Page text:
Virginia’s Hunter to return to school for sophomore season

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De’Andre Hunter announced on Friday afternoon that he will not be entering his name into the NBA draft and will return to Virginia for his redshirt sophomore season, a decision that will have as much of an impact on the 2018-19 college basketball season as any that is made this spring.

Hunter, now a potential top ten pick in the 2019 NBA Draft, was one of the breakout stars of the 2017-18 season. A 6-foot-7 combo-forward with a 7-foot-1 wingspan, Hunter averaged 9.2 points and 3.5 boards while shooting 38.2 percent from three in just under 20 minutes a night for a Virginia team whose pace severely limits the kind of numbers a player like him can put up.

Throw in his ability to defend on the perimeter and in the paint, and Hunter is precisely the kind of player that NBA teams are looking to land as basketball becomes more and more built on positional versatility and the ability to space the floor.

And it’s that versatility that will make Hunter so important for the Cavaliers next season.

Let’s go beyond the simple fact that he is going to be the only guy on the Virginia roster that can create his own shot against length and athleticism and that there is a chance that he could end up being an all-american next season if things play out the right way. What makes Hunter so important to Virginia his that his defensive versatility is what allows Virginia to matchup with teams that want to try and play small-ball against them.

That’s precisely what UMBC did in the first round of the NCAA tournament, a game that Hunter missed with a broken wrist. We all know how that played out, and I’m not even dumb enough to pin all the blame of a 20-point loss to a No. 16 seed on a guy that played less than 20 minutes a night.

Virginia choked once they realized that there was a chance this could happen, but I would argue that a major reason they couldn’t ever truly assert their dominance was because they were unable to matchup with UMBC’s four-guard lineup without Hunter.

With Hunter back, Virginia is the No. 6 team in the NBC Sports Preseason Top 25. If he had declared for the draft and signed with an agent, I’m not sure I would have had the Wahoos in the top 20.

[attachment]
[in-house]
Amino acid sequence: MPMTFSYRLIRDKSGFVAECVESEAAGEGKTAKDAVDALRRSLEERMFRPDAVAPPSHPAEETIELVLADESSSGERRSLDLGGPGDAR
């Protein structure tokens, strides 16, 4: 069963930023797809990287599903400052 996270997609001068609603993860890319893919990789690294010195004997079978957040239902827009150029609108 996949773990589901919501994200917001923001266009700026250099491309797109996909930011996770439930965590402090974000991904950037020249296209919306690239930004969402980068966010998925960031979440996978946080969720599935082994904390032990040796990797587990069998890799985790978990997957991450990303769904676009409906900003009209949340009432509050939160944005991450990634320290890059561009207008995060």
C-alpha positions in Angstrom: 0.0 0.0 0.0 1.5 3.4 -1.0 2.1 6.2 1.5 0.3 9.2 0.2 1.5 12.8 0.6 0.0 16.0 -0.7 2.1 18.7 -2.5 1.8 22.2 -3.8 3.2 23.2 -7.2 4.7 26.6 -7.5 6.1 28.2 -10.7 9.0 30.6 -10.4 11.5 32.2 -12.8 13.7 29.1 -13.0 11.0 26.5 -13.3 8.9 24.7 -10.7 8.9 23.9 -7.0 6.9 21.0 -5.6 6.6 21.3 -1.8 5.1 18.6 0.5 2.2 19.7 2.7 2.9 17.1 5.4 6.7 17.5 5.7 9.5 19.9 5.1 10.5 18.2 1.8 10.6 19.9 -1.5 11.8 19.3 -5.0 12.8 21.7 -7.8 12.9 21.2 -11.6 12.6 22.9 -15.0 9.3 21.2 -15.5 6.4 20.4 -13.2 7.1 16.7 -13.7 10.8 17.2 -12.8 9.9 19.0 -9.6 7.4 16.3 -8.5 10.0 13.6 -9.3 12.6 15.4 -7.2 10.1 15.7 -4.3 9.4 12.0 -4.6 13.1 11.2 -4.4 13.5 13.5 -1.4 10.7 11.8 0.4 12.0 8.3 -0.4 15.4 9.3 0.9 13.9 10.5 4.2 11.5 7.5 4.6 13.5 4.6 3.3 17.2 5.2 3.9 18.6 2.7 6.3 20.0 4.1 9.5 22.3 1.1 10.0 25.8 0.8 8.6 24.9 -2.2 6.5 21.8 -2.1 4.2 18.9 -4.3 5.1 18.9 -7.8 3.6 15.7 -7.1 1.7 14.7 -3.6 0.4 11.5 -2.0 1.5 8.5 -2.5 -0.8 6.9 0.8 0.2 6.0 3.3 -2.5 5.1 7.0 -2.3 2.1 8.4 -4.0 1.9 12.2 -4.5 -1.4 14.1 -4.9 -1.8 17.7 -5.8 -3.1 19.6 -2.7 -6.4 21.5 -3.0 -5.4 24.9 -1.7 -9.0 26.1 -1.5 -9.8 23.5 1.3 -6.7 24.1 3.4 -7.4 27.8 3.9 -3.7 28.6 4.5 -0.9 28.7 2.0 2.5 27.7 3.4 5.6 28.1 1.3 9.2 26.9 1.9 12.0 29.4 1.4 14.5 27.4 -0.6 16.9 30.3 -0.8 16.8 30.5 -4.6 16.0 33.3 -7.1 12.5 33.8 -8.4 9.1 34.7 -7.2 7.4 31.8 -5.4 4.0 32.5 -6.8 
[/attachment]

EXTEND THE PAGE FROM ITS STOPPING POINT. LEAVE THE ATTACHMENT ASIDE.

He takes Tony Bennett’s club from simply being good to once against being a contender for the ACC regular season title.

Vanderbilt the sixth Kentucky player declares for the NBA draft

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Jarred Vanderbilt is now the sixth Kentucky Wildcat to declare for the NBA draft this spring, joining P.J. Washington and Wenyen Gabriel in testing the waters without signing with an agent.

Shai Gilgeous-Alexander, Kevin Knox and Hamidou Diallo have all declared for the draft and signed with an agent.

Vanderbilt announced his decision on Friday afternoon.

“This season wasn’t easy for me,” Vanderbilt said. “At the end of the day, my goal has always been to make it to the NBA.”

“I know I have more to my game to show, but now I’ve got to figure out if the time is right for me to do it at the next level or if I would be better to return to school.”

Vanderbilt missed the first 17 games of his freshman season with a left foot injury, a foot that he had injured twice before during his high school career. He then missed all four of Kentucky’s postseason games with a left ankle injury, and there is a chance that he could end up needing surgery to correct this issue this offseason.

All told, the 6-foot-9 Vanderbilt played in 14 games as a freshman, averaging 5.9 points and 7.9 boards in just 17 minutes a night. But issues with his ability to shoot from the perimeter and a lower left leg that has proven to be extremely problematic, there is a good chance that Vanderbilt would go undrafted should he decide to turn pro.